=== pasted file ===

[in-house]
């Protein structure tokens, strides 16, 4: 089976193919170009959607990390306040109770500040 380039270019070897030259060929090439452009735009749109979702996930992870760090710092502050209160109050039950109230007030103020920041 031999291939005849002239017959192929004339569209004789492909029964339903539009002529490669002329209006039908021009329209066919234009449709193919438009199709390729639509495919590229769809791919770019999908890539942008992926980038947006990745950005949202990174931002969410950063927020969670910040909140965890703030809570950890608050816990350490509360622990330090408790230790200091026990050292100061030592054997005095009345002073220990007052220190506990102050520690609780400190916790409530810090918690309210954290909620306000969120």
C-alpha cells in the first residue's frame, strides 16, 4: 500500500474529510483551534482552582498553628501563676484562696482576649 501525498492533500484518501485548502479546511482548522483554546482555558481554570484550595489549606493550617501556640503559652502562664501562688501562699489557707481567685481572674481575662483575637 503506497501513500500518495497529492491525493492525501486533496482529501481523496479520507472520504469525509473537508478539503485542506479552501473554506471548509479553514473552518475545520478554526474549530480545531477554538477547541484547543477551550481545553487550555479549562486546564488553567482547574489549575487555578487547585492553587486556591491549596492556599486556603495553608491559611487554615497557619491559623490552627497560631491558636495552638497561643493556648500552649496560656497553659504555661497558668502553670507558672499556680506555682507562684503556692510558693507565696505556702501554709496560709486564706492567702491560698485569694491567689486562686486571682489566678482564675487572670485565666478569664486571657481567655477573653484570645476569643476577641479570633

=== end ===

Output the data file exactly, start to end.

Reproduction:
[in-house]
């Protein structure tokens, strides 16, 4: 089976193919170009959607990390306040109770500040 380039270019070897030259060929090439452009735009749109979702996930992870760090710092502050209160109050039950109230007030103020920041 031999291939005849002239017959192929004339569209004789492909029964339903539009002529490669002329209006039908021009329209066919234009449709193919438009199709390729639509495919590229769809791919770019999908890539942008992926980038947006990745950005949202990174931002969410950063927020969670910040909140965890703030809570950890608050816990350490509360622990330090408790230790200091026990050292100061030592054997005095009345002073220990007052220190506990102050520690609780400190916790409530810090918690309210954290909620306000969120």
C-alpha cells in the first residue's frame, strides 16, 4: 500500500474529510483551534482552582498553628501563676484562696482576649 501525498492533500484518501485548502479546511482548522483554546482555558481554570484550595489549606493550617501556640503559652502562664501562688501562699489557707481567685481572674481575662483575637 503506497501513500500518495497529492491525493492525501486533496482529501481523496479520507472520504469525509473537508478539503485542506479552501473554506471548509479553514473552518475545520478554526474549530480545531477554538477547541484547543477551550481545553487550555479549562486546564488553567482547574489549575487555578487547585492553587486556591491549596492556599486556603495553608491559611487554615497557619491559623490552627497560631491558636495552638497561643493556648500552649496560656497553659504555661497558668502553670507558672499556680506555682507562684503556692510558693507565696505556702501554709496560709486564706492567702491560698485569694491567689486562686486571682489566678482564675487572670485565666478569664486571657481567655477573653484570645476569643476577641479570633